Talk to an Estate Attorney about an Advanced Healthcare Directive

You never know when the worst could happen. So plan to speak with an estate planning attorney about an advanced healthcare directive about your end-of-life wishes ahead of time.

Whether known as a living will, health care directive, advanced healthcare directive, or power of attorney, it provides for the following concerns:

  1. The nomination of an agent to make health care decisions on your behalf.
  2. Health instructions the agent should take after a physician determines you no longer have the capacity to make your health care decision regarding day-to-day living or in an end-stage medical event.

Our estate attorneys can make sure your advanced healthcare directive delivers the outcome you want. We've assembled a list of common questions regarding advanced healthcare directives in Pennsylvania.

What Happens without a Health Care Directive?

Pennsylvania law provides a descending order of priority for those who can make health care decisions without a valid advanced healthcare directive. An estate attorney can counsel you, but sequentially those individuals are:

  • Spouse (unless a divorce action is pending)
  • Adult child
  • Parent
  • Adult brother or sister
  • Adult grandchild
  • An adult who knows the individual's preferences and values
  • Medical Facility Director

In addition, without a valid healthcare POA, any decision to withdraw treatment or life-sustaining care for a person who is not competent and who has an end-stage medical condition or is permanently unconscious must be authorized by a court. For example, Pennsylvania law does not allow a presumption to arise regarding an individual's intent to consent to or refuse the initiation, continuation, withholding, or withdrawal of life-sustaining treatment. So you must include an advanced healthcare directive in your estate plan.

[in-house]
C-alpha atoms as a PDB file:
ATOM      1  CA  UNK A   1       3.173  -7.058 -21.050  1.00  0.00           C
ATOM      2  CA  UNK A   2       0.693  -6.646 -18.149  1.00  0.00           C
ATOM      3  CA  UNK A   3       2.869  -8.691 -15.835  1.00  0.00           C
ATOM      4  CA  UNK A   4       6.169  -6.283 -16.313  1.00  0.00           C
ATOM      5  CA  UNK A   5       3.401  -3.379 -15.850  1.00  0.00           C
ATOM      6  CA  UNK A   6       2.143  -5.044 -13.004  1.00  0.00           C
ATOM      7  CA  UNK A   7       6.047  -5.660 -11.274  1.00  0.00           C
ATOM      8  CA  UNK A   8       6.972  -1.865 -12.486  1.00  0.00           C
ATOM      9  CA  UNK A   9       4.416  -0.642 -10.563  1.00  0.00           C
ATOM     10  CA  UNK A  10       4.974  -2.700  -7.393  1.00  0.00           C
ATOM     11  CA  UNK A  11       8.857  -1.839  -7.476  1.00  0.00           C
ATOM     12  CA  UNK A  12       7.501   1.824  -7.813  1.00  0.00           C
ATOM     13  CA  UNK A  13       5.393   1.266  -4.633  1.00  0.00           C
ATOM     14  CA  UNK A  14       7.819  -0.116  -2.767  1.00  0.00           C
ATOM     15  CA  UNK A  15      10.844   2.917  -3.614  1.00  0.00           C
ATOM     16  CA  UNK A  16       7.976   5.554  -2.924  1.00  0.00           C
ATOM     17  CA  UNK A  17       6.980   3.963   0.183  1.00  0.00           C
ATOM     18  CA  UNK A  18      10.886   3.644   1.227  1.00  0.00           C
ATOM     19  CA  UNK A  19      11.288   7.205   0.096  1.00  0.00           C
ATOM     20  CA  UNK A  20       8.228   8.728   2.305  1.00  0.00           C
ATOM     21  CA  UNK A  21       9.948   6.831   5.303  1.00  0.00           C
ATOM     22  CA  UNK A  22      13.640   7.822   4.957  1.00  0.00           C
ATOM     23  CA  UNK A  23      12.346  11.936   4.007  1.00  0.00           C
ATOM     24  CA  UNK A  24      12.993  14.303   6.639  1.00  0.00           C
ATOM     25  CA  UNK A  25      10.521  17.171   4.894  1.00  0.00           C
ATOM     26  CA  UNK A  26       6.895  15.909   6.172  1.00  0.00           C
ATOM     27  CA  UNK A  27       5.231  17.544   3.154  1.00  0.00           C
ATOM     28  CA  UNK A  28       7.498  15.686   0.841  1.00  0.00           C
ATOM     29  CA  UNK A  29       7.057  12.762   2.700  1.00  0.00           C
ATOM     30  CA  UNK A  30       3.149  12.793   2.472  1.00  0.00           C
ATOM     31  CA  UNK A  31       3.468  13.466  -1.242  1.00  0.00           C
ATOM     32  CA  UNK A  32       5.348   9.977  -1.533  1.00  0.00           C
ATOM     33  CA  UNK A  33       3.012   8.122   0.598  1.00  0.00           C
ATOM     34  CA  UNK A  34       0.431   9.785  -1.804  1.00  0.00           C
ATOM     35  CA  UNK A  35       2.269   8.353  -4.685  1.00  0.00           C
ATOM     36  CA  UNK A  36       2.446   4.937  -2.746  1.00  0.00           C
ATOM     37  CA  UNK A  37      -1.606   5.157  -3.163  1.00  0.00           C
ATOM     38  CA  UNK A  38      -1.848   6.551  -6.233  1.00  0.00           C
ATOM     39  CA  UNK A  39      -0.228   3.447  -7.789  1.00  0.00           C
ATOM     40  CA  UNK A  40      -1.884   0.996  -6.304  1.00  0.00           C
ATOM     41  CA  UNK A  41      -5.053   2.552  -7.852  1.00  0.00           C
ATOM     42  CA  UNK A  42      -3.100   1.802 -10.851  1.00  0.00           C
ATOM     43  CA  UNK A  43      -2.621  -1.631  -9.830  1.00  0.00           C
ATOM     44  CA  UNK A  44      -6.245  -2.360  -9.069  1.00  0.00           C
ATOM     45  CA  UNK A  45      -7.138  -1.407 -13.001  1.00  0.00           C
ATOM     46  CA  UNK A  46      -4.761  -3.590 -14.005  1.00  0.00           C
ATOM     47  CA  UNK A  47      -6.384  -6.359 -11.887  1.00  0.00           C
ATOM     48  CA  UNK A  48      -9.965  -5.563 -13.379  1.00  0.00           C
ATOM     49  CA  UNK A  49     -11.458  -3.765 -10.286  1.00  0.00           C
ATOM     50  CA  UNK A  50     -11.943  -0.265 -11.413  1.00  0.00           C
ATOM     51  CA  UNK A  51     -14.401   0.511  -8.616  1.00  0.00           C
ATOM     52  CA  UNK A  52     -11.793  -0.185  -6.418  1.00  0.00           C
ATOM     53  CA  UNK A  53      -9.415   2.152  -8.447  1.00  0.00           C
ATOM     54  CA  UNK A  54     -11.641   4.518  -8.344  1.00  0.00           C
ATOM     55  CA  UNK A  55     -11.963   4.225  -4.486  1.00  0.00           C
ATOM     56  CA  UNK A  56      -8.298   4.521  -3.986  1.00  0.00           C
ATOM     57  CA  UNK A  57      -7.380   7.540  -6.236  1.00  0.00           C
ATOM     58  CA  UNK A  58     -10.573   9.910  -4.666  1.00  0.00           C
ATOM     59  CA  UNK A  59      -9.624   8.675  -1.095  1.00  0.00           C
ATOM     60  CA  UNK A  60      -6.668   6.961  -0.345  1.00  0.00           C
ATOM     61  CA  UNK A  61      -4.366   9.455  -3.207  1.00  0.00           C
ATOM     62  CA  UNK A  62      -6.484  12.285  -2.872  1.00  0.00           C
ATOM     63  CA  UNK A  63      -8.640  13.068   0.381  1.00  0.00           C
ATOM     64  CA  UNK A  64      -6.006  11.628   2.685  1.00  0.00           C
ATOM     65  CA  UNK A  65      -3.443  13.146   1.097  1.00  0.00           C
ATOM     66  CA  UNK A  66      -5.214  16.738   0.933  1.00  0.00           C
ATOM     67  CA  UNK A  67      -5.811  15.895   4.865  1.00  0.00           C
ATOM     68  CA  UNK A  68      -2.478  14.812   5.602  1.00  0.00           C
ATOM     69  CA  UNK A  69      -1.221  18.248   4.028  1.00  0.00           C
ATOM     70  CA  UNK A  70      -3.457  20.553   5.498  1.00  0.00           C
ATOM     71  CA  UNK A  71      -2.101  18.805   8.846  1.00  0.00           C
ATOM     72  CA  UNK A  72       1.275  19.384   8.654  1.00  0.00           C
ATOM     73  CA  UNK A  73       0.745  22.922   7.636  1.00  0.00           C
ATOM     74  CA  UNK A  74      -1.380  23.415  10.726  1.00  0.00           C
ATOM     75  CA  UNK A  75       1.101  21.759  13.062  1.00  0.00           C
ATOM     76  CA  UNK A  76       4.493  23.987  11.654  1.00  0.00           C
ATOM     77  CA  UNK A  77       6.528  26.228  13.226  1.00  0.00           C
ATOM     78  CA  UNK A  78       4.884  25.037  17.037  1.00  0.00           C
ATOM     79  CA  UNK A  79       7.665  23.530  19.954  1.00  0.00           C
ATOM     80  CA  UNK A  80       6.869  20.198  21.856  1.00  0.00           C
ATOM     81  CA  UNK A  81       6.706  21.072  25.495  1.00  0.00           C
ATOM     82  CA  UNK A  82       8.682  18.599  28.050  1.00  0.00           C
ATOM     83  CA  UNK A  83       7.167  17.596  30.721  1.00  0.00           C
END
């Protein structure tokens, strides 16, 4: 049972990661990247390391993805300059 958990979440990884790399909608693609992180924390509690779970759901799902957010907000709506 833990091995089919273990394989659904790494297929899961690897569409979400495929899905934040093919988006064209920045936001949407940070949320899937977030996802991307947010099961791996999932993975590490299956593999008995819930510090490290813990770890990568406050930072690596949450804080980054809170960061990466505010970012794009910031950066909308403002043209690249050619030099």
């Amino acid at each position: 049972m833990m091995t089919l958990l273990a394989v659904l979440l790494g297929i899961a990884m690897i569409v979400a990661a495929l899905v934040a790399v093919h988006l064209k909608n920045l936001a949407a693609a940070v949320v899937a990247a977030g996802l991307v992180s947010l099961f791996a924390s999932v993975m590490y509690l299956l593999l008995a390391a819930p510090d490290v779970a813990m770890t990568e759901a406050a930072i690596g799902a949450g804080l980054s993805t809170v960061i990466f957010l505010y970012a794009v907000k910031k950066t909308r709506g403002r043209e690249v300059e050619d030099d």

An Estate Lawyer Can Consult with You about Withdrawing Treatment

The "living will" section of a healthcare directive provides the withdrawal of treatment or life-sustaining care. Triggering this section involves two determinations made by an individual's attending physicians.

First, the individual must be considered incompetent as part of an advanced healthcare directive. In other words,  he cannot understand the potential material benefits, risks, and alternatives involved in specific proposed health care decisions. As a result, the individual cannot decide on his own behalf. Nor can the individual communicate that decision to any other person. An estate attorney can work with you to determine competence.

Second, the physician must determine whether the individual has either an "end-stage medical condition" or is "permanently unconscious." As part of an advanced healthcare directive, these terms are statutorily defined as follows:

An "end-stage medical condition" is an incurable and irreversible medical condition in an advanced state caused by injury, disease, or physical illness. In the attending physician's opinion, to a reasonable degree of medical certainty, the condition results in death, despite the introduction or continuation of medical treatment.